Amanda Peisch-Derby (Department of Water Resources) pointed out that if there is degraded water quality due to groundwater extraction, it’s going to have to be addressed somehow. “When you’re implementing projects or doing management actions, you’re going to have to consider the migration of contaminant plumes on drinking water supplies. You’ll have to demonstrate to the Department if those situations occur in your basin and you’re aware of water quality issues, you’re aware of plumes, how to fully address that indicator is determine how you’re going to ensure that an undesirable result doesn’t occur. Define your representative monitoring wells … you’ll either have to demonstrate that it doesn’t occur or you’re going to have to appropriately address that indicator in the plan.”
Question: In developing the sustainable management criteria, with each iteration, I’m wondering what went on behind the scenes -the models prepared, high level analysis of projects and management actions and costs, to set forth that criteria. How did that work?
Georgina King (Santa Cruz Mid County Basin): “In our basin, we didn’t want the projects and management actions to define sustainability. We tried to keep that out of it. We said, minimum thresholds, where do you not want to be, and then measurable objectives, where do you want to be in it. We tried to leave out the projections of the future out of it until the very end, and I think there’s only one, maybe the interconnected surface water, that’s the hardest one for us. We had to look and it’s hard to get the groundwater levels up in these shallow aquifers and so we had to look into the future, are the thresholds are we setting, are they achievable.”
Ronnie Samuelian (Kings Basin): “It was highly iterative. We did not get it right the first time and we’re not done. I think that’s a critical reminder. A lot of the stakeholders want to ask, what’s the answer? All we can do is decide, based on the best data we have. We have significant data gaps and we had spent a lot of our iterations going through what about this or can I find that or how about that and eventually you get to the point where you have to use the best information you have and make that recommendation now. We’re not done. This is version 1.0 early years. We have 20 years, and we’re going to learn a lot in that process, and I think a lot of us who do technical work understand that but getting that message out to the communities is hard, so it’s been very iterative.”
Trey Driscoll (Borrego Springs) echoed the approach. “We do have our draft out and it’s not perfect. We expect that over time, we’re going to adapt and need to revise potentially some of the thresholds. … They are talking about different ramp down schedules, so we’ve provided a guidance that will get to sustainability. If they agree to quicker ramp downs, that will only achieve it more quickly, but that’s something that’s on going and will be occurring throughout plan implementation.”
Question: The most difficult part to me is determining how to define what is significant and unreasonable, and where you draw the line. My question is for Georgina … you talked about significant and unreasonable for seawater intrusion being movement further than the recent 2013-2017 levels for seawater and for stream depletion; what was the policy making determined that going beyond those points would be significant and unreasonable? What criteria was looked at?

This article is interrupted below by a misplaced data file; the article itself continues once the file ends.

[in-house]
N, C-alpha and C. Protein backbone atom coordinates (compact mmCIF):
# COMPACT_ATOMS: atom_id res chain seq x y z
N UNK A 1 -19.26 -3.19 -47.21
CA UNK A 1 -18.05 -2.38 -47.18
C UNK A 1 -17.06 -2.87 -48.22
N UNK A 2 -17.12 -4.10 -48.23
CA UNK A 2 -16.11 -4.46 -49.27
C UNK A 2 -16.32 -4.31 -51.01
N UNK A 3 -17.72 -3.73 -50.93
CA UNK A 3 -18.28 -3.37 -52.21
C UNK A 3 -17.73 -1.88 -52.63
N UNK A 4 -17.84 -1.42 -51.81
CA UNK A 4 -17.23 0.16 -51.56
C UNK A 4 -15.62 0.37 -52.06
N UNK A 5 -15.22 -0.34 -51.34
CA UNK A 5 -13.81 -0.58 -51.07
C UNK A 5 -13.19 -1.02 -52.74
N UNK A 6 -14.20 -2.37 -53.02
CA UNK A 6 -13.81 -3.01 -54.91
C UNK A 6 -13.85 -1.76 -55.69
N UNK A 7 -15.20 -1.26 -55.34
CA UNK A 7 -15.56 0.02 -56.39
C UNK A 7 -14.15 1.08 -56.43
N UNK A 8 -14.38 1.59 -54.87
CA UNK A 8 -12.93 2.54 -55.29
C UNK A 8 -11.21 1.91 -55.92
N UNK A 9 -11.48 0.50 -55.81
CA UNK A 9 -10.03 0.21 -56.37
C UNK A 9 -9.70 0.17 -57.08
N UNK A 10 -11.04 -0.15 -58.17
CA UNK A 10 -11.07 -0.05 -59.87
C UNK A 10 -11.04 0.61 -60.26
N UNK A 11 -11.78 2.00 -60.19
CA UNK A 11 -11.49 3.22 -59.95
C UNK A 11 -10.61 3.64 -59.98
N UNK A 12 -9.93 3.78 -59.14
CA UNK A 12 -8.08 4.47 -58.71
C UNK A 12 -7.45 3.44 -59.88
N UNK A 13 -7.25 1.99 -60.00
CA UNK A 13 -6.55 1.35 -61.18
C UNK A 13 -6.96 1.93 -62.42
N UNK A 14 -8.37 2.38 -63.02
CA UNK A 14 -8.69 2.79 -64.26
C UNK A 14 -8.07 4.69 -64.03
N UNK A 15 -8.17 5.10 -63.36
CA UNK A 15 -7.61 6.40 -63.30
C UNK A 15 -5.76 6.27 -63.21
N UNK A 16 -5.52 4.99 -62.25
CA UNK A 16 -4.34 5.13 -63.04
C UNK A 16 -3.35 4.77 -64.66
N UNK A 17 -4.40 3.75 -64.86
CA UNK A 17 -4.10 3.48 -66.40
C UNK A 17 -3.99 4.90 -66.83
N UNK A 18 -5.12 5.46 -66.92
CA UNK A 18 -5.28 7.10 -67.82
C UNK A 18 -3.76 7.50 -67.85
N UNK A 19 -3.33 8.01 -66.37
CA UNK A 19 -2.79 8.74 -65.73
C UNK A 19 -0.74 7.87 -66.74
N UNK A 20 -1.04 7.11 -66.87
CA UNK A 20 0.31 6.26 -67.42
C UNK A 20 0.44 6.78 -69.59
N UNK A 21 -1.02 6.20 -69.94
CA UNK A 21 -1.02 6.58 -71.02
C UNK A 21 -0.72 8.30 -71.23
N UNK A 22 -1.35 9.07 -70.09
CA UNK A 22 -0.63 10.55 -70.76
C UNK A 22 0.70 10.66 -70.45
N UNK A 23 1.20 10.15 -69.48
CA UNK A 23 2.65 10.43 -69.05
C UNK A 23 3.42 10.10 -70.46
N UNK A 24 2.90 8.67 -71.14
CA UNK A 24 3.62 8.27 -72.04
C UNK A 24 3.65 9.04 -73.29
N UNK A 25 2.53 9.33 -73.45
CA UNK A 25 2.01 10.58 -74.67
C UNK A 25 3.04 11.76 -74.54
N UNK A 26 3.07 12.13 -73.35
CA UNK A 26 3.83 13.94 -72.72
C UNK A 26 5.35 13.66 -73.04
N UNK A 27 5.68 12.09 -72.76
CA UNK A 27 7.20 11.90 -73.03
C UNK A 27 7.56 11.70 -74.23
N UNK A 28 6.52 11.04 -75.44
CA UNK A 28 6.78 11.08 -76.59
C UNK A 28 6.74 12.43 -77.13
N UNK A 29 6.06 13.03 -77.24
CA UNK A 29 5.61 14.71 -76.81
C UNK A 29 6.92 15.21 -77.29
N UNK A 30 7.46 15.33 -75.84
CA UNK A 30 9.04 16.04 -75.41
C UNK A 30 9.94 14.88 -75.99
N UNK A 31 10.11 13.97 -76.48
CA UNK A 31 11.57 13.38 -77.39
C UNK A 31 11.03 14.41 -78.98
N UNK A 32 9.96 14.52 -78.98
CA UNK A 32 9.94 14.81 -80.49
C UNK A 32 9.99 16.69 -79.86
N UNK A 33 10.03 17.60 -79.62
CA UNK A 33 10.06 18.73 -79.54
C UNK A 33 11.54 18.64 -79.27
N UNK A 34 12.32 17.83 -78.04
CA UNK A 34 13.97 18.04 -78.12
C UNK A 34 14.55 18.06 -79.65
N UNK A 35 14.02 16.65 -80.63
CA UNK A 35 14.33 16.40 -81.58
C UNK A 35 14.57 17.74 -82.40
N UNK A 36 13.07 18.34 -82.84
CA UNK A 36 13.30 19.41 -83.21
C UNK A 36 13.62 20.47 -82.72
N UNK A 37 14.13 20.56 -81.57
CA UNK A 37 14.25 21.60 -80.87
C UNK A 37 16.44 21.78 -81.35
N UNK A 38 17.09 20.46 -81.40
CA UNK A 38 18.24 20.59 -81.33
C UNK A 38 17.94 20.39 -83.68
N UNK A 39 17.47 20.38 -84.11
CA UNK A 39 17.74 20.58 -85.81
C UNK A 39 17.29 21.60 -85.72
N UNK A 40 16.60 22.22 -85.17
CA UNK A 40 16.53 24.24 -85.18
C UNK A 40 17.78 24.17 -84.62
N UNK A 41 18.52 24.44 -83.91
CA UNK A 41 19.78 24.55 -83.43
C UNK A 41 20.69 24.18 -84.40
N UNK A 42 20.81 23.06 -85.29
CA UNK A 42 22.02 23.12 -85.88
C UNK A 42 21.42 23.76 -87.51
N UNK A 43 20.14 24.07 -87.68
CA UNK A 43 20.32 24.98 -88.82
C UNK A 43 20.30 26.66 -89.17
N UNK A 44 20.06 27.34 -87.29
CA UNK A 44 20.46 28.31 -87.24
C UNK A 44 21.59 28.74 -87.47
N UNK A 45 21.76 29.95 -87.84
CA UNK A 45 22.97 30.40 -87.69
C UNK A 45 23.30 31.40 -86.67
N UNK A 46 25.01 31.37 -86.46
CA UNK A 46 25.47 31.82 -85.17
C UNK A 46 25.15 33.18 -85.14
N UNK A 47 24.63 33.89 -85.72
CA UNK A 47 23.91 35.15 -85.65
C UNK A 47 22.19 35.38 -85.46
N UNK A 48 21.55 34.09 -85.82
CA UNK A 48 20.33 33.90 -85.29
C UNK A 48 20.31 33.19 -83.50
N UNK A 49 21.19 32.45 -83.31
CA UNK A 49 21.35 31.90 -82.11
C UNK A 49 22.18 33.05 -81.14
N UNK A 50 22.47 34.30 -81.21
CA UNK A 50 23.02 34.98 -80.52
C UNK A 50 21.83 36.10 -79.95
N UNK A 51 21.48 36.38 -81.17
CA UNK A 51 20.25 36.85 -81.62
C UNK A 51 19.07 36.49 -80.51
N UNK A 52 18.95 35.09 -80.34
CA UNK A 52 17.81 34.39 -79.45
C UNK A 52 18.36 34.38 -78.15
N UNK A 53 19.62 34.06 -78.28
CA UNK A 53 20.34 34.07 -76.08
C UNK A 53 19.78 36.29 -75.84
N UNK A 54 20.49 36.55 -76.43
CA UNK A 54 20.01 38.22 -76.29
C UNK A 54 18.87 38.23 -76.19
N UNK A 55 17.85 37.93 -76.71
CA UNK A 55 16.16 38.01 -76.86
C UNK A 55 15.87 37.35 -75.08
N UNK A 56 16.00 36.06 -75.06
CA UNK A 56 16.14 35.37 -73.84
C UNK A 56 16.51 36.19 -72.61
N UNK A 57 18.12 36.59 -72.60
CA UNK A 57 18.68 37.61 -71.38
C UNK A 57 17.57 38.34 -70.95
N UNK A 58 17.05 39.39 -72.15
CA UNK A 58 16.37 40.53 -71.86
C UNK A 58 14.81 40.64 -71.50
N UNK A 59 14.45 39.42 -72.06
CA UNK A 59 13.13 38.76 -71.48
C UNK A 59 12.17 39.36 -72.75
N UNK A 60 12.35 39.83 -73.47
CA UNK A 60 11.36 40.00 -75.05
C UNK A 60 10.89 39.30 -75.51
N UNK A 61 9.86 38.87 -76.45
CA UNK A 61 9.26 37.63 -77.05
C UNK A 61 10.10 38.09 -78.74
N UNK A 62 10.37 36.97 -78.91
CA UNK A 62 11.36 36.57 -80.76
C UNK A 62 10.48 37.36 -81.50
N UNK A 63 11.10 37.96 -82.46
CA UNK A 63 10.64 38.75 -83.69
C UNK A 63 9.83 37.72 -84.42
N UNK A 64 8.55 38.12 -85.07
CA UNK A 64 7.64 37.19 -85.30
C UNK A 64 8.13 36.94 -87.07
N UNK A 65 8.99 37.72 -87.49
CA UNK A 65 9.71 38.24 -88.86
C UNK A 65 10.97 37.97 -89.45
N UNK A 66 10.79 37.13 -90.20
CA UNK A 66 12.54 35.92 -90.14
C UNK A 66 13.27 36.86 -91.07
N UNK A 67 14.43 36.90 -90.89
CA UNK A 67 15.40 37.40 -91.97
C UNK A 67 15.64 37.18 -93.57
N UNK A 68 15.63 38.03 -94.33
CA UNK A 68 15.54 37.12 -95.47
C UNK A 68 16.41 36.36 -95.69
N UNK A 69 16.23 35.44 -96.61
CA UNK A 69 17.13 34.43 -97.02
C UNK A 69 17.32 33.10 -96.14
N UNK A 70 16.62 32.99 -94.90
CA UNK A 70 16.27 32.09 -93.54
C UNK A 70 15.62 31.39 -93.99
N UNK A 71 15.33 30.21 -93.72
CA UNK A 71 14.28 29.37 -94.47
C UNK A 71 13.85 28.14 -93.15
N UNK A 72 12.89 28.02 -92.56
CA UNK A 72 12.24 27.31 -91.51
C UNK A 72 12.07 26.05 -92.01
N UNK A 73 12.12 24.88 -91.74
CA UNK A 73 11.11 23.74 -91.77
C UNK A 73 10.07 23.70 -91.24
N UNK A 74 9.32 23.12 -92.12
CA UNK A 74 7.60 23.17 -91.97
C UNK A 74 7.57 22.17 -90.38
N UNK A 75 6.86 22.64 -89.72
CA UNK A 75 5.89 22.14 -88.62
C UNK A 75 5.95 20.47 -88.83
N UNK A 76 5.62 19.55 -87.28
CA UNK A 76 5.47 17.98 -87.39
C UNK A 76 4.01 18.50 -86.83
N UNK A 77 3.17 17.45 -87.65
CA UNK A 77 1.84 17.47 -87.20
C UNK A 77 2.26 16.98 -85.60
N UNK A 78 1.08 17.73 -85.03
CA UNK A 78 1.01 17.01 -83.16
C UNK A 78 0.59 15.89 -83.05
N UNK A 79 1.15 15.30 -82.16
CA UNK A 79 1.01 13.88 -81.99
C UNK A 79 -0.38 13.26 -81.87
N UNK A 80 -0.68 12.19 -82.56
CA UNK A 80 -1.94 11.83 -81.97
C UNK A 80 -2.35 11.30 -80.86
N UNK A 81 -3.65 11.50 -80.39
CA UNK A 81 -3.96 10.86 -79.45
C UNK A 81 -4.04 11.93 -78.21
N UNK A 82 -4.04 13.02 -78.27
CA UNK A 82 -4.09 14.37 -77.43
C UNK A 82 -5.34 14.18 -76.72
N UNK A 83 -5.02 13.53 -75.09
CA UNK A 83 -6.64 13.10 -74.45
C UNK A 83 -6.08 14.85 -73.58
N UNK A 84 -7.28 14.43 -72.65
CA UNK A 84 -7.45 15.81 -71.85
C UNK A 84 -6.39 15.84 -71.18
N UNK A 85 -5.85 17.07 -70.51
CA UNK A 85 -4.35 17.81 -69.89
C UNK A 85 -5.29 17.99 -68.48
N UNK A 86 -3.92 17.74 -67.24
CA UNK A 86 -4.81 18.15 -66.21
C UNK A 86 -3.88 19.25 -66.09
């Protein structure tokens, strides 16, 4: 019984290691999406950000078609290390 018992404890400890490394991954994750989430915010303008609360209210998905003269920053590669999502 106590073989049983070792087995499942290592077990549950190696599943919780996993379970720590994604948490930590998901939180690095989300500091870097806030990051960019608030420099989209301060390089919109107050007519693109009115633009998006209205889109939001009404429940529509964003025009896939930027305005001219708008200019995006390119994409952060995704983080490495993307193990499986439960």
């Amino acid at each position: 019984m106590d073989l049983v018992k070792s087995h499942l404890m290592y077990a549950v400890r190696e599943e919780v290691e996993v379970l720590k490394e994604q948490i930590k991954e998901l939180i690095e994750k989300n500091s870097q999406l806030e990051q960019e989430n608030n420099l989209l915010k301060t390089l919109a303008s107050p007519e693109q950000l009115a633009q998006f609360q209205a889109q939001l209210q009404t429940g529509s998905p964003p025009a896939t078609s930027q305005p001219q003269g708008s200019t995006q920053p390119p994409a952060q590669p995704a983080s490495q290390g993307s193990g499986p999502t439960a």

Georgina King (Santa Cruz Mid County Basin): “They’ve been managing seawater intrusion for a long time, so that policy had been made a long time ago. They didn’t want any more intrusion than what they were dealing with currently. It’s not impacting land uses, but they want to hold it where it is and preferably push it out if they could.”
The interconnected surface water depletions were much more challenging, Ms. King continued. “The question was what was it historically before we had data? Our data starts in the 80s, so what was it like then? We have no idea. The main thing is identifying that it’s not a losing reach anymore. It’s more technical, trying to understand the historic conditions and saying what do you want to avoid. We just recently went to the board with all the recommendations for all the SMCs, and we had some questions back from them that we had to address, but the board members have taken policy decisions seriously because the management we are proposing is similar to what they’ve done in the past, but the depletions of interconnected surface water, that’s a new one.”
Question: Given that the 2015 baseline occurred in the middle of the most serious drought, has anyone considered mitigating groundwater levels prior to 2015?
Ronnie Samuelian (Kings Basin): “I don’t know that the regs actually require you to mitigate to 2015 water levels. My understanding is that we have to move forward from 2015, but we’re not required to pull the water level back up to 2015, so we’re not. It’s just not practical in our area. We’re going to continue to decline, as long as we aren’t causing undesirable results, and that’s the key. That was a common misunderstanding, we had many board members and stakeholders coming to us and asking how we were going to get the water table back up that level, and the question is, are we causing undesirable results if it declines further, and that’s what our focus is on.”
Georgina King (Santa Cruz Mid County Basin): “Our basin is a little unique in that during the drought, our groundwater levels all rose, and it had nothing to do with the drought, it had to do with conservation. It was very successful … everyone who depends on groundwater, which is most of the basin, did a really tremendous job cutting back. There was groundwater level declines historically, but now they recovered that completely. So if there’s anything to take home from that, it’s with conservation and careful planning, you can get to those higher levels … “